Local Hurricane Harvey Relief Efforts
BEST SOUTHWEST—Thousands braced for impact as Hurricane Harvey made its second landfall this week in western Louisiana. At the same time, several groups in the Best Southwest are preparing to lend aid to those displaced in South Texas.
Countless families have been forced to leave their flooded homes, losing everything they own – and the storm isn’t over yet. Significant flooding and tornadoes are still predicted. As much as 50 inches of rain have fallen, and parts of Texas comparable to the size of Lake Michigan remain underwater.
Best Southwest Represents In South Texas
Firefighters from throughout the area including Cedar Hill, Duncanville and Red Oak are members of the Texas Intrastate Fire Mutual Aid System (TIFMAS) and have been in South Texas since last week.
The Cedar Hill AMBUS (ambulance bus), along with a 7-person medic crew, was deployed Thursday night to San Antonio. According to reports they have completed two missions, evacuating 7 patients from a nursing home in Corpus Christi, and transporting 12 hospital patients from Victoria to New Braunfels.
“The AMBUS crew is currently on standby in San Antonio; we believe they will be going to Houston as soon as it is believed they can make it to their destination,” said Allison Ream, City of Cedar Hill Spokesperson. “A fresh medic crew will relieve them in San Antonio Wednesday morning.”
In addition to the AMBUS crew, several members of the Cedar Hill Fire Department deployed throughout the Gulf Coast. Cory Landers, serves as a member of one of the State’s rapid response teams. Texas Task Force 2, which was also activated on Thursday night. He has been engaged in rescue operations with that team throughout the weekend and is currently in the Houston area.
Deputy Fire Chiefs Rodney Smith and Rafael Reyes have been deployed to Aransas Pass as part of the Texas Emergency Management Assistance Team to work with local officials on their incident management team.
Pet Rescue Efforts
During natural disasters family pets suffer as much as their human counterparts. According to the Humane Society of the United States more than 60 percent of American homes have pets. But often these furry family members are turned away at shelter doors.
In 2005 during Hurricane Katrina, more than 250,000 pets — from cats and dogs to parrots and fish — were left stranded by the storm’s destruction.
Pets are not permitted in most public emergency shelters due to health regulations and other legal concerns.
That is why the Tri-City Animal Shelter’s emergency response trailer was deployed to Austin Thursday and Friday to retrieve and transfer animals from coastal shelters to make room for post-storm recovery operations.
“Approximately 50 animals were transported by our team and distributed to various shelters in the region,” confirmed Ream.
Dallas Mega Shelter
Police and Firefighters from DeSoto, Cedar Hill and Lancaster will provide support to the City of Dallas’ mega shelter at the Kay Bailey Hutchison Convention Center. These officials will serve under the auspices of law enforcement personnel, the Best Southwest Regional C.E.R.T. team and animal services resources.
The City of Dallas has received a formal request from the state to house up to 5,000 Gulf Coast residents. The Kay Bailey Hutchison Convention Center will serve as a “mega shelter.”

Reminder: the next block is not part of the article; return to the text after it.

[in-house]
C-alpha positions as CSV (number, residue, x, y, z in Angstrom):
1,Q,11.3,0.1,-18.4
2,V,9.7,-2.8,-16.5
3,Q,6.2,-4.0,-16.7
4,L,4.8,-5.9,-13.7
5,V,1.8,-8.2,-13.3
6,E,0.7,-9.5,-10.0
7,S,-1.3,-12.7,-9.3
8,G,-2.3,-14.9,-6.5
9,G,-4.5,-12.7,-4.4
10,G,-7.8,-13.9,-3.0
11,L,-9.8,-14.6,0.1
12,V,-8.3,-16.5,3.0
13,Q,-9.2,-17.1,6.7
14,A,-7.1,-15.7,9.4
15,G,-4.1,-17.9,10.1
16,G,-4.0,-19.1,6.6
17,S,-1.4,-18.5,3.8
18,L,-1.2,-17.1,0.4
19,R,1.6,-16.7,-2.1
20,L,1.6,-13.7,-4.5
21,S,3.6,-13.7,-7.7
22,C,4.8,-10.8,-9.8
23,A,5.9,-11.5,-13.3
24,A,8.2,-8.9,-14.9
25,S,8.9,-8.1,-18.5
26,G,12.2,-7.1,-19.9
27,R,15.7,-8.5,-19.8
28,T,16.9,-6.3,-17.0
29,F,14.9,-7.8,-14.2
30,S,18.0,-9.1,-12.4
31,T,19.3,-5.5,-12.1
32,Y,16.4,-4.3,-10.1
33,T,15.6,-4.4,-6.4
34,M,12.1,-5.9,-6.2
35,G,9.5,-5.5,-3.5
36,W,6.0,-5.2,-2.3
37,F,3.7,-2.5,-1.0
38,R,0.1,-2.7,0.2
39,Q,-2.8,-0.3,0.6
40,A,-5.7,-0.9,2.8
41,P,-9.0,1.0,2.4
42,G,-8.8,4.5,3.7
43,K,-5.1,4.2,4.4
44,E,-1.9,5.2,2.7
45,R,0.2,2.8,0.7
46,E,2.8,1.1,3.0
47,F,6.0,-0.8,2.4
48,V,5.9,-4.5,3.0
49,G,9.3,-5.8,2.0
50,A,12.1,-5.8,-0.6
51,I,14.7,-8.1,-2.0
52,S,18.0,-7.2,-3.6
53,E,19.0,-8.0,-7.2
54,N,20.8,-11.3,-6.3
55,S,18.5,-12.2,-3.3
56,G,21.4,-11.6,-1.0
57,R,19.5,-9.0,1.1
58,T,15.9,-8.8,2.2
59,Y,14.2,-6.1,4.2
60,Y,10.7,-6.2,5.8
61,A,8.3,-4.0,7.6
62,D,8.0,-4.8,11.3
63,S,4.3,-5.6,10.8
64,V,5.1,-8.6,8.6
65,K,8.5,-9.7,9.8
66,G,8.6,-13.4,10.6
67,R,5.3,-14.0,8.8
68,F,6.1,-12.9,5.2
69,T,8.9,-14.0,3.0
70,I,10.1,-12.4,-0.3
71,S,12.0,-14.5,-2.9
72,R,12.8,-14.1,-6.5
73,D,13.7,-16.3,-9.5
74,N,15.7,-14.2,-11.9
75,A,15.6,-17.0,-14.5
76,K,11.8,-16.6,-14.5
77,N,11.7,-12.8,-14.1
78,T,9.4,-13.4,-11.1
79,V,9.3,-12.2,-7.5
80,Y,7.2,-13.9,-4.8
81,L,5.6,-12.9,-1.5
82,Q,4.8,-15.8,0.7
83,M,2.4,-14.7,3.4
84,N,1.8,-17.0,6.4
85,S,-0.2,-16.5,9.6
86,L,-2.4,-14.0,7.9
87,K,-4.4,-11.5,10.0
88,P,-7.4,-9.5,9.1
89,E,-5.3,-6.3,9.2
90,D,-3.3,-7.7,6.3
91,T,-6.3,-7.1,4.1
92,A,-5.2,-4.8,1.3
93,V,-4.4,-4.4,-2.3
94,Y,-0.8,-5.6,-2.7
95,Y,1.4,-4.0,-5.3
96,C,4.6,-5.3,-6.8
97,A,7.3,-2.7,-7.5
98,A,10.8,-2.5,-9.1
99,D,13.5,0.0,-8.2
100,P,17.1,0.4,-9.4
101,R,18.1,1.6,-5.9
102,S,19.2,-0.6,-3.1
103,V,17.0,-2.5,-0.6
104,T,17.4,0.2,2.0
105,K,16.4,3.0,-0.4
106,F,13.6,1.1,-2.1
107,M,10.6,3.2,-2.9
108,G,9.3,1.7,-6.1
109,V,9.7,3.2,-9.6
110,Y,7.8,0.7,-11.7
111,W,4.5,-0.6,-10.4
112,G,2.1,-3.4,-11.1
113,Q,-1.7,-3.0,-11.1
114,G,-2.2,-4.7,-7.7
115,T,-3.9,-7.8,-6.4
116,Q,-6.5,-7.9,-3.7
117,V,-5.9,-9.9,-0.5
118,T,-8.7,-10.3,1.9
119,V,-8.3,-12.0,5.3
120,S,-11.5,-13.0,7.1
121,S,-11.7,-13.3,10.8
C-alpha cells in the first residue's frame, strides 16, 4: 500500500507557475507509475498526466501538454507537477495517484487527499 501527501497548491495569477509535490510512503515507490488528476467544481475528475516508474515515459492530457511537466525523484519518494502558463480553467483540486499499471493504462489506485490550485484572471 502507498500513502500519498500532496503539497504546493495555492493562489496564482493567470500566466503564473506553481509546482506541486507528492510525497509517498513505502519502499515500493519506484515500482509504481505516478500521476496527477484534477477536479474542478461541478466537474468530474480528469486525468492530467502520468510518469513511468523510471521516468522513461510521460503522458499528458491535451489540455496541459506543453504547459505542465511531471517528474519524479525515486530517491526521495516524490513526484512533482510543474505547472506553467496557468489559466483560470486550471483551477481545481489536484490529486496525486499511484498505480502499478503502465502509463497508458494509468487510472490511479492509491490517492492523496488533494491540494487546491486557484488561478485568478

The shelter will be in the center’s parking garage level and will not affect events or shows currently booked.
“We have been advised by the state to be prepared for up to 5,000 evacuees, and we are committed to doing whatever it takes to accommodate our fellow Texans who may need assistance,” said Office of Emergency Management Director Rocky Vaz.
Many Dallas municipal departments, Red Cross, Dallas County, Parkland Hospital, Salvation Army, Children’s Hospital and numerous volunteer organizations rallied to have the shelter up and running and ready to take in guests Tuesday morning.
Currently, the shelter at Walnut Hill Recreation Center is at full capacity with 290 guests. The Tommie Allen Recreation Center’s shelter has 123 guests. Dallas officials plan for those evacuees to remain at the centers for the time being.
Citizen Response Efforts
Regional members of the Citizens Emergency Response Team have been on site setting up the mega shelter. Officials expect evacuees in the thousands once the roadways clear.
The Community Emergency Response Team (CERT) program educates volunteers about disaster preparedness for the hazards that may impact their area and trains them in basic disaster response skills, such as fire safety, light search and rescue, team organization, and disaster medical operations.
While it is unfortunate that this devastation has taken place, local CERT team member Myra Rand says they were prepared.
“We were deployed by FEMA to set up the mega shelter at the convention center,” she explains. “We had a great team in place working together. We’ve had a lot of training and it felt good to put it to use.”
CERT volunteers were among some of the first responders to the 2012 tornado that devastated Lancaster.
Rand has been a CERT member for the last nine years and encourages others to join too.
“I have such a servant heart. I have always liked to serve the community any way that I can,” she said. “You have that mindset in the beginning before something happens. A lot of people are coming out now asking, ‘What can I do?’ But the training is very important. CERT and the Red Cross has extensive training all year round in anticipation of events like this.”